A lot of contemporary British comedy is so self-consciously depressive. There’s Alan Partridge’s sojourn in the Travel Tavern, David Brent in tawdry office space in Slough, the village of Royston Vasey (‘You’ll never leave’), Jez and Mark’s fetid inner monologues in Peep Show, and the super-charged atmosphere of the Department of Social Affairs and Citizenship (DoSAC) in The Thick of It.

That means it is easy to regard the light entertainment, slapstick register of Laurel and Hardy, Morecambe and Wise, the Two Ronnies etc, rooted as it is in the late nineteenth century world of touring variety shows and the music hall, as just not as funny they used to be.

And for all the rich comic vitality of a Malcolm Tucker diatribe, Jeremy’ Usbourne’s POV wanking scenes, the gross-out texture of Royston Vasey’s freak show, Brent’s fixed leer and Partridge’s dim crassitude, John S Baird’s new release ‘Stan and Ollie’, an affectionate tribute to Laurel and Hardy, shows that comedy is no less a quality of the preternaturally messed up, than of the gentle and the good.

We first encounter Stan Laurel (played by an elfin Steve Coogan, who nails Laurel’s weird transatlantic accent) and Oliver Hardy (a convincingly fat-suited John C. Reilly) in 1937 at the height of their fame. A long tracking shot pulls us along with the duo as they saunter through the sun-baked studios of pre-war Hollywood, cheerily flirting with passers-by and joshing about their weekend plans (Hardy wants to hire a yacht), until we find Stan and Ollie in confrontation with co-producer of the picture ‘Way out West’, Hal Roach.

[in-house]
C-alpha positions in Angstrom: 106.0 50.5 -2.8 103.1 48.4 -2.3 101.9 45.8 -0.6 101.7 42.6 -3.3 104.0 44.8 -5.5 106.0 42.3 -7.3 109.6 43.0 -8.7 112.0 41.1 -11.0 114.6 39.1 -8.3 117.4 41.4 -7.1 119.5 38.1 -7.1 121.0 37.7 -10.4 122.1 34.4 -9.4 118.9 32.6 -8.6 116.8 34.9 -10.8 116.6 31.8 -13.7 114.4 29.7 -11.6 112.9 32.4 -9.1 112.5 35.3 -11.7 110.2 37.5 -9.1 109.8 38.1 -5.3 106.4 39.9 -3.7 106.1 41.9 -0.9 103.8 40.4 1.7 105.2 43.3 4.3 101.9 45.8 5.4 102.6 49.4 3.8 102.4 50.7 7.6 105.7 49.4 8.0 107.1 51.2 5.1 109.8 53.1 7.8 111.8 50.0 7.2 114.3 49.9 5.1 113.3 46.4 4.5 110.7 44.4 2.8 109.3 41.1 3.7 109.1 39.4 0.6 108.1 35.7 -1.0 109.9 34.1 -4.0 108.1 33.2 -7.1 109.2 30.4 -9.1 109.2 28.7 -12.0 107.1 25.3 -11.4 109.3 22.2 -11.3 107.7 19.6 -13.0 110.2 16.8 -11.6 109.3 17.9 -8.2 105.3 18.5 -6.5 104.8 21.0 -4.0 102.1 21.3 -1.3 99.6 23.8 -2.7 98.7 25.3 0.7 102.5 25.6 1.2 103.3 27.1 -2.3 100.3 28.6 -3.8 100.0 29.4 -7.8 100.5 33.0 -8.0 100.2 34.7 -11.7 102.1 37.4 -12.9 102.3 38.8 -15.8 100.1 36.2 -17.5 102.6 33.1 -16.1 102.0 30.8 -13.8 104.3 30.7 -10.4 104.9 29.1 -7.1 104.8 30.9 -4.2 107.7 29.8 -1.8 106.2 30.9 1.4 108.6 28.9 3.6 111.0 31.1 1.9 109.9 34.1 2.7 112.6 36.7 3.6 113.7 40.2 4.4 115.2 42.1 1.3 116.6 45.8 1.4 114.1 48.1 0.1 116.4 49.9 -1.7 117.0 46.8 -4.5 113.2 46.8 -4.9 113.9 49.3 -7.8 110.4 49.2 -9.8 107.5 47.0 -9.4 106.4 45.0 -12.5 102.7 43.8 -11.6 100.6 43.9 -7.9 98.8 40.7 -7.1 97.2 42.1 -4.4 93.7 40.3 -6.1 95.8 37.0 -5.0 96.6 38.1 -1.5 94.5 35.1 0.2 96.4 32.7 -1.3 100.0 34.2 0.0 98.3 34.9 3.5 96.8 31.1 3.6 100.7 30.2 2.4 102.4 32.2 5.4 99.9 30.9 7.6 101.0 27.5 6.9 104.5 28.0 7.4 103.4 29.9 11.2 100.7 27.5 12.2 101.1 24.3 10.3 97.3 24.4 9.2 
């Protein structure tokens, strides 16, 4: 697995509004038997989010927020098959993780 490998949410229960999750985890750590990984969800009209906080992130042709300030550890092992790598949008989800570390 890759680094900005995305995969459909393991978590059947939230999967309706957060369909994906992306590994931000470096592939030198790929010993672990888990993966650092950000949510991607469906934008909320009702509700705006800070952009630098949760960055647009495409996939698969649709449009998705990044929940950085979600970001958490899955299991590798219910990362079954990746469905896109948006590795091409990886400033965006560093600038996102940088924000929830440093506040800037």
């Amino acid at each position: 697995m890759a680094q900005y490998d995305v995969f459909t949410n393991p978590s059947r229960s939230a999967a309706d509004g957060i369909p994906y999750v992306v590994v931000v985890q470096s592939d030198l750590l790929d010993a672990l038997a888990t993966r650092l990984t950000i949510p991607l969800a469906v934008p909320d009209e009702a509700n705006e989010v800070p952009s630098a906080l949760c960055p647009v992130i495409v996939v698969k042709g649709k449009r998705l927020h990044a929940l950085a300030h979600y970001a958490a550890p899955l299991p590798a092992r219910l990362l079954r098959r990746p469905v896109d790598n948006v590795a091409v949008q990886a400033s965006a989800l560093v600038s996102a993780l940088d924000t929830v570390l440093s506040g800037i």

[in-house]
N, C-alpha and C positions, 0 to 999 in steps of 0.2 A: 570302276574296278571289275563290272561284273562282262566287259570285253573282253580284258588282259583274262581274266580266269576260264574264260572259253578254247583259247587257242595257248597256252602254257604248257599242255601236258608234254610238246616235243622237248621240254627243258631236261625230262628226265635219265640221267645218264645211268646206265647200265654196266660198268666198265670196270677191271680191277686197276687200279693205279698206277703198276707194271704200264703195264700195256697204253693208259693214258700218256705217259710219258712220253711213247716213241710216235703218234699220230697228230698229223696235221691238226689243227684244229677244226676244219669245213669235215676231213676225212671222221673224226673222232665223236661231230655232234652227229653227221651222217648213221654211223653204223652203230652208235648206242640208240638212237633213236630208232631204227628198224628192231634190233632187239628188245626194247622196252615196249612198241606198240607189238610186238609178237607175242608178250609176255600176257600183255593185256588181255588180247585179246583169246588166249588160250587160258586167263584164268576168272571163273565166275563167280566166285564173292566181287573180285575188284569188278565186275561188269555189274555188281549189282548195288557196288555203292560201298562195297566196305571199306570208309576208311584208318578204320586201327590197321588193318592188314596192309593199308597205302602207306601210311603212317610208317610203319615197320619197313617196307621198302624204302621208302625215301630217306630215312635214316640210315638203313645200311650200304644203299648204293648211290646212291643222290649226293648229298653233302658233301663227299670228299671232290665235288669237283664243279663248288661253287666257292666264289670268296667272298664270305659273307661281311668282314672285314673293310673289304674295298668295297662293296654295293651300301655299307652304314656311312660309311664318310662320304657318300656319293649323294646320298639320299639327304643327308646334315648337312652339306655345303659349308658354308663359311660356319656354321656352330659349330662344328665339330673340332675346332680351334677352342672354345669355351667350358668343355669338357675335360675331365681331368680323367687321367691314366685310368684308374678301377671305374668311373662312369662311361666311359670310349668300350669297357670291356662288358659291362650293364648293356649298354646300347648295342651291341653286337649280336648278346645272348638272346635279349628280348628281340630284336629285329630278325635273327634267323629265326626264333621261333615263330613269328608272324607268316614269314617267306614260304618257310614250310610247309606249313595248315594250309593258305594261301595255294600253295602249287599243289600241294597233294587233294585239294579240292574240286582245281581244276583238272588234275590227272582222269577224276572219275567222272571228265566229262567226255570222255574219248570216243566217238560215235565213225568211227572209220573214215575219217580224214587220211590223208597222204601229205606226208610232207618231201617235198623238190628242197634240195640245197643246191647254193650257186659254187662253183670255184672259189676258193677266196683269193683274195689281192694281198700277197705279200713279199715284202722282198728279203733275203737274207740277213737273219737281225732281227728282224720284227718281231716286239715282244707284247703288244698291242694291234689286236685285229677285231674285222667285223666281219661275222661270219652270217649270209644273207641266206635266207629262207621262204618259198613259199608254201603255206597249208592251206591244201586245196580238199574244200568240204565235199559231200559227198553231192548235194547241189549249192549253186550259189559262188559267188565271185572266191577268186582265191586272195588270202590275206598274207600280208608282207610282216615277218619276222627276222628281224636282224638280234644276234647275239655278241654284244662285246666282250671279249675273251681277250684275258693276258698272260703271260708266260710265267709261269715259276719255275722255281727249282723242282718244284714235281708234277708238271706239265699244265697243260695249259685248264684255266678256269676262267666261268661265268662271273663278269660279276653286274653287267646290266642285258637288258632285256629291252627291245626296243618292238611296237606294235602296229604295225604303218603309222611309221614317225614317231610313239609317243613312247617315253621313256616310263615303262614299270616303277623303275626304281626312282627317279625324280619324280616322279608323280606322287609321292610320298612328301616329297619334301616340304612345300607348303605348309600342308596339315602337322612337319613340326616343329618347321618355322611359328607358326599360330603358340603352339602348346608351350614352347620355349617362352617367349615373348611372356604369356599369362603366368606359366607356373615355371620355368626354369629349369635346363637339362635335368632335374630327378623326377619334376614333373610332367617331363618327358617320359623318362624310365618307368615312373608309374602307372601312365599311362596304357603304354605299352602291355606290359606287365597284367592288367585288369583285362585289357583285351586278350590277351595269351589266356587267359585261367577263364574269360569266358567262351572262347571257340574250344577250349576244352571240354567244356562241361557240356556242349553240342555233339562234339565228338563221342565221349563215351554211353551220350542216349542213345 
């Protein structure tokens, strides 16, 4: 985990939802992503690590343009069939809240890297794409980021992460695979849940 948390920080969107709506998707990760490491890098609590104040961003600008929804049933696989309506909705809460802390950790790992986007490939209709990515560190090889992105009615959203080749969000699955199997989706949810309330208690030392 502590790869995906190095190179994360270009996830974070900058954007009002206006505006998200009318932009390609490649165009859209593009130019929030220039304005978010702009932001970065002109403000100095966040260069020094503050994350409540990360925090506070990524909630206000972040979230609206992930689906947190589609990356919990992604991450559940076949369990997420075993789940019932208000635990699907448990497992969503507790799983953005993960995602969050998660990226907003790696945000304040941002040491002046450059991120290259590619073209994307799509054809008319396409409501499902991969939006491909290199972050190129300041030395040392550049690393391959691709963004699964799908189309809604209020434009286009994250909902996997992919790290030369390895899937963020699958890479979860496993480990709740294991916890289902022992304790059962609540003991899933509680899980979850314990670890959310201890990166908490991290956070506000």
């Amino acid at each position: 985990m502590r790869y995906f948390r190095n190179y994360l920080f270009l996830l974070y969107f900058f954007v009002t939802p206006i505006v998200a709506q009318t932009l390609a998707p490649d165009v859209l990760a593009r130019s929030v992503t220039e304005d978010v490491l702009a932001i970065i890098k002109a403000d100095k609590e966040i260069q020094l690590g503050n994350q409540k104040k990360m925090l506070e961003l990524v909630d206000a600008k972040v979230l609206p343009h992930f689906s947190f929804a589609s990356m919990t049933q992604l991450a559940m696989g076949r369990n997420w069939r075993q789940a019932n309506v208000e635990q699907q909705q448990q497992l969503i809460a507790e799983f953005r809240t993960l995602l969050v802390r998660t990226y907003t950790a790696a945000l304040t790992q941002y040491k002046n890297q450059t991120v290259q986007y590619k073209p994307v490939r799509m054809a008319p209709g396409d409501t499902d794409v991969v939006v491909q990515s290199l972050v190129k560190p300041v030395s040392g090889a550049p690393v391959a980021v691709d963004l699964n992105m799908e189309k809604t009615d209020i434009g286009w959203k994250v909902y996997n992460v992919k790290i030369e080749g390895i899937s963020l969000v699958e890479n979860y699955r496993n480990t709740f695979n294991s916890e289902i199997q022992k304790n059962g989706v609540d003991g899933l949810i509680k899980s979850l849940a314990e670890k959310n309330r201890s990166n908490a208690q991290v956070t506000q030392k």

Stan wants a better deal, but his and Ollie’s contracts are out of sync. Stan bets on Fox giving him an improved deal, sure that Ollie will up sticks with him. It doesn’t work out and Ollie makes the film without him.

Zoom to sixteen years into the future and Laurel and Hardy are standing outside a grimy hotel in Newcastle about to set off on a UK tour to garner interest in their next film project, “Rob’em good”, a, you guessed it, spoof of Robin Hood. Criss-crossing the island, the tour goes from bad (no one turns up to their first couple of gigs) to good (a two week long packed-out run in London), but this film is anything but a predictable feel-fine comedy.

In the first stages of the film, Stan and Ollie interact in an atmosphere of stale bonhomie – slightly naff jokes, stilted conversation and the occasional reminisce about better times in the past. That dynamic is shifted into something quite different when their wives turn up, a hilarious double-act in their own right – Stan’s Russian dancer, Ida, utterly devoted to his genius, played in imperious style by Nina Arianda and Shirley Henderson’s Lucile, fiercely protective of her husband Ollie.

We then find out in quick succession that funding has fallen through for “Rob’em good” and that the interplay between Stan and Ollie is so staid because there remain difficult, hitherto unexpressed, tensions between them. In 1939, Ollie made a film without Stan – Zenobia (which features a real elephant!) which Stan viewed as a betrayal.

We discover that Stan is still unable to forgive his partner which leads to a pulsating confrontation between the two: “I loved us”, Stan tells Ollie. Ollie replies: “But you never loved me”. In a moment, we see Stan and Ollie in a quite different light – Stan as an obsessive, controlling, narrow type, and Ollie a needy, flabby wreck.

That’s the fascinating thing about great double acts – how far does that sublime on-stage chemistry (Coogan and Reilly brilliantly act out a fabulously well-crafted series of comic routines) sustain itself in the messy outside world, where bodies are frail (Hardy has a heart attack) and happiness easily turned sour by addiction (Hardy, gambling; Laurel, drink)?

We are invited to see value in the essential innocence of Laurel and Hardy’s comedy, still as sweet and winsome as it was all those decades ago, and in the truthfulness of their art that comes from love, and their capability of love for each other.